Have you thought about it? You cannot train a network without the fourth survey question because you need a fact to compare your predictions to. The yellow arrow measures the extent to which the net misses the truth, that is, its error. Our initial guess of 0.5 is not quite right. Whereas, an estimate of 0.99 would be more accurate as it is much closer to the truth.

Now, let’s share some information that you may not understand right away on the first reading. The two orange arrows representing the X and Y axes on the grid are actually syn0 and syn1 synapses, which we’ll learn later. For now let’s say syn0 is equal to X-axis and 3, syn1 is equal to Y-axis and 3.

Do you remember the Yes / No / Yes answers the first customer gave to the first three questions? Our network takes these as 1, 0, 1 for the first client; It multiplies the numbers at the syn0 and syn1 synapses (and does some other cool stuff) and makes a guess. We said that this estimate is 0.5. This is our first feed-forward prediction and is where our prediction ball is located on the dashed white line on the red bowl.

## Finding the Global Minimum

We said that the purpose of training our network is to find the fastest way to reduce the error in our predictions. In other words, we want the yellow arrow to shorten. For this, our prediction ball needs to roll from the starting point to the lowest point of the bent bowl (the point where it touches the table) in the most efficient way. We can call it Utopia. In utopia, the Z-axis that measures the error of our predictions is almost zero in length, that is, the global minimum. Our predictions contain minimal error and our mesh is stunningly accurate. The most efficient route in which our prediction ball rolls off the surface of the sloping red bowl is represented by the dashed white line. When we have completed our training with the first data set, our network will determine which of the potential customers we have obtained from the veterinarian will be called My Cat Mis! can accurately predict that he or she is most likely to receive it.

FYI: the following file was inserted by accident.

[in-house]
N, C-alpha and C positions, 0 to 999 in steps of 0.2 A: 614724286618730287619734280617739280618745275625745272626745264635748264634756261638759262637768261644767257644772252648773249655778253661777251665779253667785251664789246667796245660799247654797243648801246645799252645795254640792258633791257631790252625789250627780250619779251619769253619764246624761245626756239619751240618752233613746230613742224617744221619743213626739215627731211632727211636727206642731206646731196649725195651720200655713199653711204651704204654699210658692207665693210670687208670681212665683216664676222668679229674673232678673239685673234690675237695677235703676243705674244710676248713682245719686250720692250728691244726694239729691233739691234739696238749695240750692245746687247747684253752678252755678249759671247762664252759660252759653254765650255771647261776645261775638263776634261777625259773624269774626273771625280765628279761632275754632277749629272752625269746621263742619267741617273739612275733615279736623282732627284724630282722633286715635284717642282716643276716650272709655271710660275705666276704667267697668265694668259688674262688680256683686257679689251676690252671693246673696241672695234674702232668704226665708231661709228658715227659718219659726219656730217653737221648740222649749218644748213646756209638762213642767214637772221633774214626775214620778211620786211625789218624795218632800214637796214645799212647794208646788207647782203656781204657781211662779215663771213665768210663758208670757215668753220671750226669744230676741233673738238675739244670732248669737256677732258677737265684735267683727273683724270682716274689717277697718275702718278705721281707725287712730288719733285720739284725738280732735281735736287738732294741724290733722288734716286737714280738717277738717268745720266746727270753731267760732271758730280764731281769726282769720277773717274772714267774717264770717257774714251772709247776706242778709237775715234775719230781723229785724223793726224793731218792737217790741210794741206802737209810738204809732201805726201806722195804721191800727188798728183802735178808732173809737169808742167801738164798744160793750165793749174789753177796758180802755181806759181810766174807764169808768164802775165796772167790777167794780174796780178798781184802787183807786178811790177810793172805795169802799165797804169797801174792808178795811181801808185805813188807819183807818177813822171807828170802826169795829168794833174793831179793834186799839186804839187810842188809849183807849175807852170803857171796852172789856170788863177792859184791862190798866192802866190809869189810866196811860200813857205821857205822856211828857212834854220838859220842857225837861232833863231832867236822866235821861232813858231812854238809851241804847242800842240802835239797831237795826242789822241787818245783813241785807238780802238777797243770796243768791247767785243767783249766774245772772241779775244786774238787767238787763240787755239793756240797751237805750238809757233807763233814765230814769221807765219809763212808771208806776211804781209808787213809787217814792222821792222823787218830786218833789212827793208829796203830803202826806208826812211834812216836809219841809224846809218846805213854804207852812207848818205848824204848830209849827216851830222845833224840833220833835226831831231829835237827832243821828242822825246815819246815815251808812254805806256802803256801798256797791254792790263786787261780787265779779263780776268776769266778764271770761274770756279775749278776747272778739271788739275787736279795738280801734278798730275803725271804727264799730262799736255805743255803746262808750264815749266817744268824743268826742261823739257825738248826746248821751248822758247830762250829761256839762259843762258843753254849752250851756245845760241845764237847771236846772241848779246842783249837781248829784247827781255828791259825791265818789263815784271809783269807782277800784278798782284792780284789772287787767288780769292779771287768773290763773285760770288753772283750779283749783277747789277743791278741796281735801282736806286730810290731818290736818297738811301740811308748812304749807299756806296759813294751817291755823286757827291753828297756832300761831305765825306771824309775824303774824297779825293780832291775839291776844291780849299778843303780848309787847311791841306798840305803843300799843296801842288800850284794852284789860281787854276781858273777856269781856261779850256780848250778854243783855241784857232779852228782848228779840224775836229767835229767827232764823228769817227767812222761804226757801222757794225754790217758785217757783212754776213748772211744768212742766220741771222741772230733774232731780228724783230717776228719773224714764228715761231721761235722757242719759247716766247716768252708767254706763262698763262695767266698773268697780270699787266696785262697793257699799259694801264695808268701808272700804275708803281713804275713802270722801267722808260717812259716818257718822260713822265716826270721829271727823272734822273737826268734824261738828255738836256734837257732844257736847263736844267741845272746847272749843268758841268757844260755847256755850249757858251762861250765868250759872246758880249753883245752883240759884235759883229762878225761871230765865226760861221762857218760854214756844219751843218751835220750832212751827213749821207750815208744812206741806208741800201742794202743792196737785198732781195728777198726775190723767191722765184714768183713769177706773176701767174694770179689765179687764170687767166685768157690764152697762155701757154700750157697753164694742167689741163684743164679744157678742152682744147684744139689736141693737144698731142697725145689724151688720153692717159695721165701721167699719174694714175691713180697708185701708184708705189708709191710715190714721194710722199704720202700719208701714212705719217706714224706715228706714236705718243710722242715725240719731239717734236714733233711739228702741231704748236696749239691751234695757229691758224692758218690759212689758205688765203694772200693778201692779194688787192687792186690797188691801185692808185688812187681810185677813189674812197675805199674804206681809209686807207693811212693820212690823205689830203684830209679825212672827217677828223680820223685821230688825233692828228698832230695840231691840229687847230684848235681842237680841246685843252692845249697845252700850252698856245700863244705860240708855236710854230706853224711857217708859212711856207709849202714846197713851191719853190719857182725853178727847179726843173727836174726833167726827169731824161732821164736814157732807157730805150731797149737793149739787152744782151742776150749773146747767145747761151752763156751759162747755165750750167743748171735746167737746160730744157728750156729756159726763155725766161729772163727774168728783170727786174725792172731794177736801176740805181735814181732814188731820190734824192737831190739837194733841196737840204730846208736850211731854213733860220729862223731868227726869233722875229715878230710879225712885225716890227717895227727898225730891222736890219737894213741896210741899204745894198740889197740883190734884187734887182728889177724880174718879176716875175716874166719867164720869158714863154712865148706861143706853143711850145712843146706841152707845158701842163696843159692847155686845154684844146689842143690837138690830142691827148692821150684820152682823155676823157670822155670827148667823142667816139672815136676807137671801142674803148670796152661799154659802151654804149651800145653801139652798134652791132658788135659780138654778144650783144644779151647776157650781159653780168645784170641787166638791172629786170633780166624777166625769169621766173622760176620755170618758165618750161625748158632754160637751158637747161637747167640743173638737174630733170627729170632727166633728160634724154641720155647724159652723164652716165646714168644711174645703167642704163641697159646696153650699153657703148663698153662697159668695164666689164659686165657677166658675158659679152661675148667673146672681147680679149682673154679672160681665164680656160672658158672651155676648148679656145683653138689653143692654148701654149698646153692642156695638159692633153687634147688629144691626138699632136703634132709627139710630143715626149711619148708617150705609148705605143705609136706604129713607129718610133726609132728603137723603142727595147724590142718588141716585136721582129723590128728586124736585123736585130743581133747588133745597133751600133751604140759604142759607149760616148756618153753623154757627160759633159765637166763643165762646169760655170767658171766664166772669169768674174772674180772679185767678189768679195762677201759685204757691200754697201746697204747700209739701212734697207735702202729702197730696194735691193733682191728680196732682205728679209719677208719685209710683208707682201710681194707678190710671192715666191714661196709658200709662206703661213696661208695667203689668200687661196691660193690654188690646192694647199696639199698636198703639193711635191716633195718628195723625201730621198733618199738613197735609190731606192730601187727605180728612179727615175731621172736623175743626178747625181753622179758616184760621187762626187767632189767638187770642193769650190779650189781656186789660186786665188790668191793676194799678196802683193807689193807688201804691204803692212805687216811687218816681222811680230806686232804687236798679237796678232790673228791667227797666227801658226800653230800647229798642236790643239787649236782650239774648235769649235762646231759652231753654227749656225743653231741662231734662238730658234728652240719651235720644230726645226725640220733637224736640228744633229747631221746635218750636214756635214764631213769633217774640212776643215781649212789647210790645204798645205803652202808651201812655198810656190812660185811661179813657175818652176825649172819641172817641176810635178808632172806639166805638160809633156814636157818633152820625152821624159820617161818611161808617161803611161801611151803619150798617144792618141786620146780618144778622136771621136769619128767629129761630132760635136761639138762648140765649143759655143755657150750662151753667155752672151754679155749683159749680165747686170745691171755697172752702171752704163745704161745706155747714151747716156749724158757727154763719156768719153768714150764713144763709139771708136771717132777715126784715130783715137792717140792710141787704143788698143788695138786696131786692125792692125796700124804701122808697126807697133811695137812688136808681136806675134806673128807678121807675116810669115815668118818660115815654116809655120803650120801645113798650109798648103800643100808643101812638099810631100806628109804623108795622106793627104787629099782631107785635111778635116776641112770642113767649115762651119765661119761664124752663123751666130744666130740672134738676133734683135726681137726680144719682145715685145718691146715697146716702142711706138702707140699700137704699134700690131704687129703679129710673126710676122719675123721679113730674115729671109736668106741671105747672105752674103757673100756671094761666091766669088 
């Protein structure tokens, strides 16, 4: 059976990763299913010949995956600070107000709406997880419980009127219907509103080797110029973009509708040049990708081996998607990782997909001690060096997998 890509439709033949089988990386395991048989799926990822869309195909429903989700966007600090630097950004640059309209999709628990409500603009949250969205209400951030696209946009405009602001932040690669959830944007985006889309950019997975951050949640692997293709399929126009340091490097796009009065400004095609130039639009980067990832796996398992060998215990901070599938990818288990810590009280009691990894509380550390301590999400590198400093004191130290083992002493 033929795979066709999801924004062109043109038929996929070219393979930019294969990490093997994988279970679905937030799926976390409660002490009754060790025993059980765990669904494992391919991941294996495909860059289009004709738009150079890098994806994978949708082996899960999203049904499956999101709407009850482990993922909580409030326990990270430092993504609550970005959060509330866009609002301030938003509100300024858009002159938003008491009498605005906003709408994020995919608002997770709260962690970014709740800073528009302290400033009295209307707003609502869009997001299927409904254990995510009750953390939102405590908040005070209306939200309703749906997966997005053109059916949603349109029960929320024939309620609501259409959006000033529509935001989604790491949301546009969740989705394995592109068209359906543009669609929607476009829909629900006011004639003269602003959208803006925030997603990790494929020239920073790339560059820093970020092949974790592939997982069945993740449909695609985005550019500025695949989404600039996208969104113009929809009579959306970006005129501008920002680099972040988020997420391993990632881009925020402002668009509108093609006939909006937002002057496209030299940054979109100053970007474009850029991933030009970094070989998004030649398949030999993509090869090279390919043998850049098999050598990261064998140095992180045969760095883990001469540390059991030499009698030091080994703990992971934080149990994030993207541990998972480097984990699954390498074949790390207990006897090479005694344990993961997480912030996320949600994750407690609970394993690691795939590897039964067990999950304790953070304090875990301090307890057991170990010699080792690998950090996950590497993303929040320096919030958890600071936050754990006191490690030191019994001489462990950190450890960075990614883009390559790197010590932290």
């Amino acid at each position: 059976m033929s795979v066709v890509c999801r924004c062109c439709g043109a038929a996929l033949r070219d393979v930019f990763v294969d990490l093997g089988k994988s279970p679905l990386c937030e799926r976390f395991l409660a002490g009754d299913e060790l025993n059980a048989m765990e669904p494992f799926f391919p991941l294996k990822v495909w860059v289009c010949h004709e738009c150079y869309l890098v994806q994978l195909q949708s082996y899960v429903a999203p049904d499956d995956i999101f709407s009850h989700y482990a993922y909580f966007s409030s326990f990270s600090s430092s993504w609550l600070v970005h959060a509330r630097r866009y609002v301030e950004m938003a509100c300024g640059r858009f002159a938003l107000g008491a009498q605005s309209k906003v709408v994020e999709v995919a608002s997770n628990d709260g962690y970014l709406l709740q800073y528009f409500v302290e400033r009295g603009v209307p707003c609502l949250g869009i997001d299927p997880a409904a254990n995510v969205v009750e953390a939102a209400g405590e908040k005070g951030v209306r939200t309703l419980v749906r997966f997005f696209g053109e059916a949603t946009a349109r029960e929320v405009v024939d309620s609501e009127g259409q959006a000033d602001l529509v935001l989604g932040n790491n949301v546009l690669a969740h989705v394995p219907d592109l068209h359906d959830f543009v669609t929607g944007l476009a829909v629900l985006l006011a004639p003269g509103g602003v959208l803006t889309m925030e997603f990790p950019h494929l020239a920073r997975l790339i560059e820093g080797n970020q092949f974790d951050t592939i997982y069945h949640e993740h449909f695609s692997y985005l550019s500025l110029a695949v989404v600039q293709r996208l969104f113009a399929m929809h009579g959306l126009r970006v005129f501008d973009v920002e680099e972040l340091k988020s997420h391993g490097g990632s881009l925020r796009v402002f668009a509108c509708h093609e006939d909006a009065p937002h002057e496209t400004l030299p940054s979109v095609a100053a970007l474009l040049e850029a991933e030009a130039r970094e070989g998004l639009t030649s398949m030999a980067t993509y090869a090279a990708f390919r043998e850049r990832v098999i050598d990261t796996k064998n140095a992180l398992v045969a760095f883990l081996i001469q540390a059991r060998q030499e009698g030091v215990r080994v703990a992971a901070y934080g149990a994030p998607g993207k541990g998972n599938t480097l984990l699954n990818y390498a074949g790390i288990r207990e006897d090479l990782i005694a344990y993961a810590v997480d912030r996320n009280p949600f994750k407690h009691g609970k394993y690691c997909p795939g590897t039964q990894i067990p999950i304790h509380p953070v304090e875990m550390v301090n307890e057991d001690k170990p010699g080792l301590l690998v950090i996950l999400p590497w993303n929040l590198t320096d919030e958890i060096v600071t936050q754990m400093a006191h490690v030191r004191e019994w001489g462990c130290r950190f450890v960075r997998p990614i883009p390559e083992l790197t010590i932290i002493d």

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Now consider this: Our guess ball starts at the top of the dashed white line. Here the margin of error of our initial estimate was 0.5. So how do we roll the ball down to where the error approaches zero? How are we going to fine-tune our mesh so that our prediction ball, which is now at (3.3) as the X,Y coordinate, travels along the dashed white line to reach the bottom of the bowl, approximately at (3.0)? So far we have made only one guess based on the first customer’s answers. How will we improve each of our follow-up estimates with the answers of each customer and bring our margin of error to almost zero?

Finding the way to the bottom of the bowl, step-by-step, from our unflattering initial estimate of 0.5 to an accuracy of 0.9999 after the 60,000th guess, is a process of “descending”.

Gradual descent is a fancy term for trial-and-error learning of a network. Gradual descent is the master plan of varying the weights of synapses to reduce the amount of error in each trial. Paraphrased differently: Follow the steepest incline path to get the prediction ball to the bottom as quickly as possible. Back propagation is a method used to calculate the slope. Back propagation tells us the slope of the bowl surface under the prediction ball.

Yes, it’s all about the slope. “Graduated descent” is a cool term, but it actually just describes the slope. Finding the slope of the bowl surface where our prediction ball sits tells us the direction in which the ball should roll. Thus, the fastest descent to the bottom point where the margin of error approaches zero can be achieved.

Let us now consider the gradient descent process. First, the computer does the feed forward estimation. This subtracts the estimate from the “true” (the base of the global minimum) and obtains the error (length of the yellow arrow). It is then used to calculate the slope of the back propagation error. The slope value determines the direction and speed at which the prediction ball should roll (how big or how small to adjust the numbers on the net).